Sunday, June 18, 2017

Stopping in Vardo


Vardø is the oldest town in northern Norway and the easternmost in the country. 

The Vardø Lighthouse, built in 1896, is erected on the island's peak. The island is now uninhabited and in the steep mountainsides around 40,000 pairs of birds have their nesting place. Hornøya is, because of this, a preserved wildlife reserve. When you turn south, you will see the southern side of the Varanger Fjord behind the Globus-II radar.

In Vardø you can enjoy wind from all directions, waves splashing, snow in large amounts and - in clear weather - truly fantastic northern lights. We stopped here for about an hour before dinner.   It was just enough time to visit the nearby fortress.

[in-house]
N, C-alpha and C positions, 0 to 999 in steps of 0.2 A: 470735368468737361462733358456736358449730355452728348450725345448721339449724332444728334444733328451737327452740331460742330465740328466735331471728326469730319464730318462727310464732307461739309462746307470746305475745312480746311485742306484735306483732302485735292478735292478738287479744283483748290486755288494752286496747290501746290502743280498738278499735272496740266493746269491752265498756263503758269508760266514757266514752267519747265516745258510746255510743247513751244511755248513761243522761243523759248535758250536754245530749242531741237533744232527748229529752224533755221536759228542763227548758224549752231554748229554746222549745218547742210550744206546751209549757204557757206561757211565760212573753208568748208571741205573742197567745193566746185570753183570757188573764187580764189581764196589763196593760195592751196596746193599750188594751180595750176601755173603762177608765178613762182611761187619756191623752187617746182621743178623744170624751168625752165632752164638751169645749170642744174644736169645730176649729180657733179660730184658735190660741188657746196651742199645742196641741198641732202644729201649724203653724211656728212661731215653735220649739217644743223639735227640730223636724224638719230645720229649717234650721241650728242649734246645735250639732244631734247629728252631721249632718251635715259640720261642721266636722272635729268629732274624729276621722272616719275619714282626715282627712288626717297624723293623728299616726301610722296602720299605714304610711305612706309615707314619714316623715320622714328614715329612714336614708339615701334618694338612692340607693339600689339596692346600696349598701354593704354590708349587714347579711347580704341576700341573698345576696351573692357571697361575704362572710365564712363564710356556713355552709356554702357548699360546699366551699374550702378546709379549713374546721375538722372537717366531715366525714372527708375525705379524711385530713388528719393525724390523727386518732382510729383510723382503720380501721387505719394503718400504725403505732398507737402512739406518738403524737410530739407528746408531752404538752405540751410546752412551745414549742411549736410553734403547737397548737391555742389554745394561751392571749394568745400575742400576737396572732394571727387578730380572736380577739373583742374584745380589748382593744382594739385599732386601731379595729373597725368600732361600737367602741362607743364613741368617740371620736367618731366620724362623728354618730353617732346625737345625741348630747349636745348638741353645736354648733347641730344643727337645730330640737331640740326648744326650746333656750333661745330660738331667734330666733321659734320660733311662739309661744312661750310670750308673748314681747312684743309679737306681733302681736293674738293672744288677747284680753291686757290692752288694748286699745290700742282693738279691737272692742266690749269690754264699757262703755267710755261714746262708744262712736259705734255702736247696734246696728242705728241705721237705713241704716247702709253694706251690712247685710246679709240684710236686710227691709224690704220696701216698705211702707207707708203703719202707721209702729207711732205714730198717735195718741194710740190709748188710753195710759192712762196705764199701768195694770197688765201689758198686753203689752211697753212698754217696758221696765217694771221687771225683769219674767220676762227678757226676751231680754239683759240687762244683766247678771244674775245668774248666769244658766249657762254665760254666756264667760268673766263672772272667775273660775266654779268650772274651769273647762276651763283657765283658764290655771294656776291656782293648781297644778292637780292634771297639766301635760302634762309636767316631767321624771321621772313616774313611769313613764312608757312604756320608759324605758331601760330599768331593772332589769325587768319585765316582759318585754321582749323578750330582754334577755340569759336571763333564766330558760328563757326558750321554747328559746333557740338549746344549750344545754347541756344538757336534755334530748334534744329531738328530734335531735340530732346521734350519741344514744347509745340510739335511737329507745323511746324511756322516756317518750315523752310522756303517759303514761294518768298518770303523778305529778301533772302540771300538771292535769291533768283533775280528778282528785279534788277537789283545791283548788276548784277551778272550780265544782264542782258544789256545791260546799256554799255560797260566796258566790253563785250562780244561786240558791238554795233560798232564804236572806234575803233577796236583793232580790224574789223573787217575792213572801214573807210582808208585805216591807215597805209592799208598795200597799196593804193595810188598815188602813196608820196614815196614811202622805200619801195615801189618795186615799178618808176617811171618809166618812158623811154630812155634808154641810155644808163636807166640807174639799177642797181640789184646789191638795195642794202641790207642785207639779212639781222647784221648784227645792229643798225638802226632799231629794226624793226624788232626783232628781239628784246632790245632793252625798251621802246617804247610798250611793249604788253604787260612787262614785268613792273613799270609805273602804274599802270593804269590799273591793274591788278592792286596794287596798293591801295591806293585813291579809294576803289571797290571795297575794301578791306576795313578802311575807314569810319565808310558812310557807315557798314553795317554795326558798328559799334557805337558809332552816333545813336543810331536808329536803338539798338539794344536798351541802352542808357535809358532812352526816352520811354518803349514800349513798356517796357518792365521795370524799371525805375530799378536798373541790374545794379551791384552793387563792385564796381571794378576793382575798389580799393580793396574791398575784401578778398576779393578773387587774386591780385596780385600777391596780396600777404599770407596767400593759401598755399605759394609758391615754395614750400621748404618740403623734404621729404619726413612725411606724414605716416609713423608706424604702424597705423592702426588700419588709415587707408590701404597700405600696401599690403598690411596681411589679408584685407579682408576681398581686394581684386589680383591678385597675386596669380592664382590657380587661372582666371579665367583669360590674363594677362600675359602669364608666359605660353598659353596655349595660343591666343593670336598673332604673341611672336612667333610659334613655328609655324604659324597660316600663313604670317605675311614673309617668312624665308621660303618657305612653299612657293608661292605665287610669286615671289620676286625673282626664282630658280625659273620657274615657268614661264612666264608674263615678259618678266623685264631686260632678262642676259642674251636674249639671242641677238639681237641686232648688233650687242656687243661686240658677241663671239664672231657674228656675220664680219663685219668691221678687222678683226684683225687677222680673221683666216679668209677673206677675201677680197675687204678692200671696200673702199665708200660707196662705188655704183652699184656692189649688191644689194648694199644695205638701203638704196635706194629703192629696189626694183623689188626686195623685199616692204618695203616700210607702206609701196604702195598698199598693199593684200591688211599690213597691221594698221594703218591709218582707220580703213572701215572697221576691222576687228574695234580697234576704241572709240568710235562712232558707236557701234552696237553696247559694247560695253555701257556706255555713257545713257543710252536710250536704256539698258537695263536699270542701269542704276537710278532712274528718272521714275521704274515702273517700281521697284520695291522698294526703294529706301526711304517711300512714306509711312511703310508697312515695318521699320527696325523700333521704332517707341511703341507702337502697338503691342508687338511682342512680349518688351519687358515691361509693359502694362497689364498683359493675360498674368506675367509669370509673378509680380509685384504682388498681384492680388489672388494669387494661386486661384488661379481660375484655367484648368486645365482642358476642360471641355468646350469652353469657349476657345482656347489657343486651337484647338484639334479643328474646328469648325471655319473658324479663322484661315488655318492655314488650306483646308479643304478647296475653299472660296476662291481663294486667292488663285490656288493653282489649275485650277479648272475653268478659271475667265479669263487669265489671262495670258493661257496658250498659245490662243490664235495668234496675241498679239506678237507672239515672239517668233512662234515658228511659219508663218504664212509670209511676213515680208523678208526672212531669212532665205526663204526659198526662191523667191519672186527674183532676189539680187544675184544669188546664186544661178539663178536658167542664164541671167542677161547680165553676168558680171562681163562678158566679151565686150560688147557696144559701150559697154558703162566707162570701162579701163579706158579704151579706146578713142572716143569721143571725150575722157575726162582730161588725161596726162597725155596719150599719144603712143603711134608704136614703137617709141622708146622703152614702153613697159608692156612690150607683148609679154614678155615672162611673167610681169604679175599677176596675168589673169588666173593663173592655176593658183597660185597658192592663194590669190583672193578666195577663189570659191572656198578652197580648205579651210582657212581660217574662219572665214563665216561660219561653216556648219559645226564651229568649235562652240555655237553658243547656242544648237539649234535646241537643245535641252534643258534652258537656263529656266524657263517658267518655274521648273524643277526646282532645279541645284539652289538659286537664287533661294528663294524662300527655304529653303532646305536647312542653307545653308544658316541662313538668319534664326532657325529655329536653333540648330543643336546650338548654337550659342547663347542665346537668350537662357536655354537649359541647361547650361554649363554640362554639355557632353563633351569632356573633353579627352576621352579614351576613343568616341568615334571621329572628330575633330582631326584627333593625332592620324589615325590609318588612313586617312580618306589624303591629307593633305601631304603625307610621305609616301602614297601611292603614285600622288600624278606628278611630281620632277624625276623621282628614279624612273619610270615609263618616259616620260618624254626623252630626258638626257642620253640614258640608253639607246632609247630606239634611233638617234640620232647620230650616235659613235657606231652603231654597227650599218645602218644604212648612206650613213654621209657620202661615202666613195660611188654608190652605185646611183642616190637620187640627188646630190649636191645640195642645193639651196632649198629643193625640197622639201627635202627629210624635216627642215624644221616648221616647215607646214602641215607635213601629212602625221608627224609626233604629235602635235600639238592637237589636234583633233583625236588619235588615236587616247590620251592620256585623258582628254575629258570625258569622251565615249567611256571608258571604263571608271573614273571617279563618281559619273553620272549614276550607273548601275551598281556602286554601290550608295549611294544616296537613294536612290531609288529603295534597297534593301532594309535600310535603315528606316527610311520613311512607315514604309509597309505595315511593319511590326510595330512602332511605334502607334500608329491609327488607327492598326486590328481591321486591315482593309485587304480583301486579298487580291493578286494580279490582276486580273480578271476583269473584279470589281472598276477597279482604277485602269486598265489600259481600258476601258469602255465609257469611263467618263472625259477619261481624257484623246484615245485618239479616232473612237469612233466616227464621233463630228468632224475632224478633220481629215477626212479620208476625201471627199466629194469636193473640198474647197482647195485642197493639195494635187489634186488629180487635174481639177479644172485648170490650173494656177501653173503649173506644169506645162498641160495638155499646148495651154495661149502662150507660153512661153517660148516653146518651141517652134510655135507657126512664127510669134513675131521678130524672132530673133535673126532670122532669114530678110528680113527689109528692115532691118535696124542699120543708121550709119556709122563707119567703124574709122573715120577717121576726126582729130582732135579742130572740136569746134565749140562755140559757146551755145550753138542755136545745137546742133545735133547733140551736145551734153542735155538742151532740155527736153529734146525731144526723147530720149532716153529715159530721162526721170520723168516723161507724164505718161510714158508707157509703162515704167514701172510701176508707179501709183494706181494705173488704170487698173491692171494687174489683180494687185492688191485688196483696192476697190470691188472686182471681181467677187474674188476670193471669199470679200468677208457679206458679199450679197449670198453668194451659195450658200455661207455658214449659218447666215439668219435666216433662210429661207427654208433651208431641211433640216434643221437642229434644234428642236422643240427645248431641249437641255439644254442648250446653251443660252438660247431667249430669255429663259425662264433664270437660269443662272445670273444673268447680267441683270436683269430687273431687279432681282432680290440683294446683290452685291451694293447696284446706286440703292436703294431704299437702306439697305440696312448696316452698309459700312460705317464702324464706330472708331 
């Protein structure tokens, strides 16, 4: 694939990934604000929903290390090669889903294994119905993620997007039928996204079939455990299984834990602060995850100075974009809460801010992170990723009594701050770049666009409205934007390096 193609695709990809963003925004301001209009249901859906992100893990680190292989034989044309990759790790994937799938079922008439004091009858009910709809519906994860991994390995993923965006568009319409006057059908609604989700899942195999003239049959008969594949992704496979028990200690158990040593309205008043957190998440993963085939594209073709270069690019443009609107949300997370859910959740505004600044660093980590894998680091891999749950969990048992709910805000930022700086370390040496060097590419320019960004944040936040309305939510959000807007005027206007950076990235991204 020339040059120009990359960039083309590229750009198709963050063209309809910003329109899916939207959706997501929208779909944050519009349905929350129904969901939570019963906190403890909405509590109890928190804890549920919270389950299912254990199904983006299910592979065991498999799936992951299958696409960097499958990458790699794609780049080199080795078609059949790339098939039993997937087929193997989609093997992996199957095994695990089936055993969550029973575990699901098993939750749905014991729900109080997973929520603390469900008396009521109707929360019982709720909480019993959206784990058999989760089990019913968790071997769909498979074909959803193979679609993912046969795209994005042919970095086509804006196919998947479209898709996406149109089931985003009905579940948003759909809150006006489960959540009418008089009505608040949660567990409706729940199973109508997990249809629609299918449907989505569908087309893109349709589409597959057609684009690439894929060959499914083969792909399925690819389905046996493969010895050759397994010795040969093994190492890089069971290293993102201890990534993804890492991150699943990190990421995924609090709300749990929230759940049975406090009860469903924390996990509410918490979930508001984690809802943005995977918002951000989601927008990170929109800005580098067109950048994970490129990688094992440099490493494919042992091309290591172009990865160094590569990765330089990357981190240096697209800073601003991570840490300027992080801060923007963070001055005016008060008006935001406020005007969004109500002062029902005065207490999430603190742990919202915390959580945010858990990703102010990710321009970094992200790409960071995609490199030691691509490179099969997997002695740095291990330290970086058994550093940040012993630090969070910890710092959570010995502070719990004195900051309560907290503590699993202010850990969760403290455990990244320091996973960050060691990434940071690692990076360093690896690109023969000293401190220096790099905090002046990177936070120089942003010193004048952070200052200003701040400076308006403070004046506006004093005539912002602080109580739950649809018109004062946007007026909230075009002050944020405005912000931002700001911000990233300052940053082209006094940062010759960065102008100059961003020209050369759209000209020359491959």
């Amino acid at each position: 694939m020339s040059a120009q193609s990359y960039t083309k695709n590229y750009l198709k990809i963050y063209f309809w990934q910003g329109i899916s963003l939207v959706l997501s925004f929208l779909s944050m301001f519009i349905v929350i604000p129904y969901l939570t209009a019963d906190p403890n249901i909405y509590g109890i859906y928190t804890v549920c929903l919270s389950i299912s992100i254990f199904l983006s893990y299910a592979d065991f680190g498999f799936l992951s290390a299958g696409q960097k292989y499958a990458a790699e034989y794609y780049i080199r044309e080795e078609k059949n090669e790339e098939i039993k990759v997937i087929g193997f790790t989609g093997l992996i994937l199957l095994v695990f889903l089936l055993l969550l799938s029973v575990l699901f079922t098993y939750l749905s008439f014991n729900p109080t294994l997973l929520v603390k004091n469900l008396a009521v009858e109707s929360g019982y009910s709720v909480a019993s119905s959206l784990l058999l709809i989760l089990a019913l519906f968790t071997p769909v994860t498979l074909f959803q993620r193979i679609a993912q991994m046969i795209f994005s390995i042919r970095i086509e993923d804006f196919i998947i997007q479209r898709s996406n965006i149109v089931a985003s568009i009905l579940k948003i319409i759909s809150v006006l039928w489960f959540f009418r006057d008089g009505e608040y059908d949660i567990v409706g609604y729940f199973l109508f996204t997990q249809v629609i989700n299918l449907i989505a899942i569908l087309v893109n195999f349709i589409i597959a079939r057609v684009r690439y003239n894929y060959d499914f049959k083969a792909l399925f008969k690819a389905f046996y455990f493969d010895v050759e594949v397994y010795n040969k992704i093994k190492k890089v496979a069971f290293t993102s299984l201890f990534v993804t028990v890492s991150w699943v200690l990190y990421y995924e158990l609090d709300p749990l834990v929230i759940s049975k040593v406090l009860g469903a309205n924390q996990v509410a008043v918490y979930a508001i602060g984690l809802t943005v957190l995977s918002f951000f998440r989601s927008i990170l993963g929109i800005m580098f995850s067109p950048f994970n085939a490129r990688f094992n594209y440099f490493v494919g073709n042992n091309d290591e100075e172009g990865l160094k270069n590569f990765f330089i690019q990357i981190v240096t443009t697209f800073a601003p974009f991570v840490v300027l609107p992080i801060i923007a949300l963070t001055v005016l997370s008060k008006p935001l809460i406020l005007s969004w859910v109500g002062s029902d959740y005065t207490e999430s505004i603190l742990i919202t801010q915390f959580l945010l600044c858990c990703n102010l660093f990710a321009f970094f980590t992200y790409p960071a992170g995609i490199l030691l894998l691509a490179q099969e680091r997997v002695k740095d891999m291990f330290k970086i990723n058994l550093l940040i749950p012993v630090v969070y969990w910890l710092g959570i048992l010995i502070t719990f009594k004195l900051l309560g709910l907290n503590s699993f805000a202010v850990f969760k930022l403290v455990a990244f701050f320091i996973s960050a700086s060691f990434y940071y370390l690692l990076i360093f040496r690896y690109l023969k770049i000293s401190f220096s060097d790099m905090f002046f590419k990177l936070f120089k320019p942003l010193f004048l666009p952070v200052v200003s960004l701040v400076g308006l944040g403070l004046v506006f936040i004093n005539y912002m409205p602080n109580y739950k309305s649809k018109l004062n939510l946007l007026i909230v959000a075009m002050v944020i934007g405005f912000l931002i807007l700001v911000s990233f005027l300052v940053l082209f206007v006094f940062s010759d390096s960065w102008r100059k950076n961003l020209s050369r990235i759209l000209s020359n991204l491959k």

Vardøhus Fortress

Vardøhus fortress was built in 1734–38 by 40 soldiers from Bergen. The star-shaped fort was built in eighteenth-century fortification style, with low embankments designed to withstand cannon fire. Inside the fortress installation, there is a collection of historical wooden buildings from the 1700s and early 1800s.

 The fortress was built to guard the border with Russia, although it is not known whether Russian forces ever attacked the installation. However, the fortress guns did open fire on English troops during the mainland blockade in 1808 and targeted German aircraft in June 1940.
Additional photos can be found on our Norway Shutterfly page


Click on the image to the right for more Blog posts about this trip.

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